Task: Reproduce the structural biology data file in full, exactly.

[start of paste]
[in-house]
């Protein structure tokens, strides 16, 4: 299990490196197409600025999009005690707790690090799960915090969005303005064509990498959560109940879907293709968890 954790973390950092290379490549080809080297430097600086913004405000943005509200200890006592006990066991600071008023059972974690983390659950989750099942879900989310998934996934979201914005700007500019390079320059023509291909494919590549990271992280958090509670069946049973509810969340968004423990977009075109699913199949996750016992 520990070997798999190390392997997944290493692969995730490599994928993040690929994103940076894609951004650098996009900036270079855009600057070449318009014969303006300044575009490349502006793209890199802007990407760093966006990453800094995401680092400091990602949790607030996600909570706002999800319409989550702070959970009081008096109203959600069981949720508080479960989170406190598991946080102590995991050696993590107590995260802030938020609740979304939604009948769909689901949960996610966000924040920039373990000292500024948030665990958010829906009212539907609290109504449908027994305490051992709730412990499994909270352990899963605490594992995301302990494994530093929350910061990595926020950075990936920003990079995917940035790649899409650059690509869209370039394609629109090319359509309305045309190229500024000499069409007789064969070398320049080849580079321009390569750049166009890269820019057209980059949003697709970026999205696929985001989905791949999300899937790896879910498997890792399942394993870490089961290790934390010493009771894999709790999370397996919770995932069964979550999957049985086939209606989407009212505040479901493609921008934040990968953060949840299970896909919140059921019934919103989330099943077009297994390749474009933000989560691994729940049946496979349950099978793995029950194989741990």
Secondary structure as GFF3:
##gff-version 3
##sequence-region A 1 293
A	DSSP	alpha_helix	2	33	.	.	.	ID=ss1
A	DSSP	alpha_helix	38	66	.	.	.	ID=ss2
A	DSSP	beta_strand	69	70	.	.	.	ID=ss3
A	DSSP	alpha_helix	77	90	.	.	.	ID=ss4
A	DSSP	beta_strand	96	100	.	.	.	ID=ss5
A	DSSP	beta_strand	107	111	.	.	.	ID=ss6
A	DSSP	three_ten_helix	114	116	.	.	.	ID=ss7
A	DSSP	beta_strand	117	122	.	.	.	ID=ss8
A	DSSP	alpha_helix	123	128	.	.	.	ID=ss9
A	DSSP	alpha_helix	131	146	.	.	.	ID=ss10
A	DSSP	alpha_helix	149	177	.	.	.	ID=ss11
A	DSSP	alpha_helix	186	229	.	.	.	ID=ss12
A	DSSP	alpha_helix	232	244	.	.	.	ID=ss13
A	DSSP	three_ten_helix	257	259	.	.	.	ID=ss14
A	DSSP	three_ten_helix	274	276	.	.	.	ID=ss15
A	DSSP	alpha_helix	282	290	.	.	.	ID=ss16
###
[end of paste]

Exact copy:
[in-house]
């Protein structure tokens, strides 16, 4: 299990490196197409600025999009005690707790690090799960915090969005303005064509990498959560109940879907293709968890 954790973390950092290379490549080809080297430097600086913004405000943005509200200890006592006990066991600071008023059972974690983390659950989750099942879900989310998934996934979201914005700007500019390079320059023509291909494919590549990271992280958090509670069946049973509810969340968004423990977009075109699913199949996750016992 520990070997798999190390392997997944290493692969995730490599994928993040690929994103940076894609951004650098996009900036270079855009600057070449318009014969303006300044575009490349502006793209890199802007990407760093966006990453800094995401680092400091990602949790607030996600909570706002999800319409989550702070959970009081008096109203959600069981949720508080479960989170406190598991946080102590995991050696993590107590995260802030938020609740979304939604009948769909689901949960996610966000924040920039373990000292500024948030665990958010829906009212539907609290109504449908027994305490051992709730412990499994909270352990899963605490594992995301302990494994530093929350910061990595926020950075990936920003990079995917940035790649899409650059690509869209370039394609629109090319359509309305045309190229500024000499069409007789064969070398320049080849580079321009390569750049166009890269820019057209980059949003697709970026999205696929985001989905791949999300899937790896879910498997890792399942394993870490089961290790934390010493009771894999709790999370397996919770995932069964979550999957049985086939209606989407009212505040479901493609921008934040990968953060949840299970896909919140059921019934919103989330099943077009297994390749474009933000989560691994729940049946496979349950099978793995029950194989741990």
Secondary structure as GFF3:
##gff-version 3
##sequence-region A 1 293
A	DSSP	alpha_helix	2	33	.	.	.	ID=ss1
A	DSSP	alpha_helix	38	66	.	.	.	ID=ss2
A	DSSP	beta_strand	69	70	.	.	.	ID=ss3
A	DSSP	alpha_helix	77	90	.	.	.	ID=ss4
A	DSSP	beta_strand	96	100	.	.	.	ID=ss5
A	DSSP	beta_strand	107	111	.	.	.	ID=ss6
A	DSSP	three_ten_helix	114	116	.	.	.	ID=ss7
A	DSSP	beta_strand	117	122	.	.	.	ID=ss8
A	DSSP	alpha_helix	123	128	.	.	.	ID=ss9
A	DSSP	alpha_helix	131	146	.	.	.	ID=ss10
A	DSSP	alpha_helix	149	177	.	.	.	ID=ss11
A	DSSP	alpha_helix	186	229	.	.	.	ID=ss12
A	DSSP	alpha_helix	232	244	.	.	.	ID=ss13
A	DSSP	three_ten_helix	257	259	.	.	.	ID=ss14
A	DSSP	three_ten_helix	274	276	.	.	.	ID=ss15
A	DSSP	alpha_helix	282	290	.	.	.	ID=ss16
###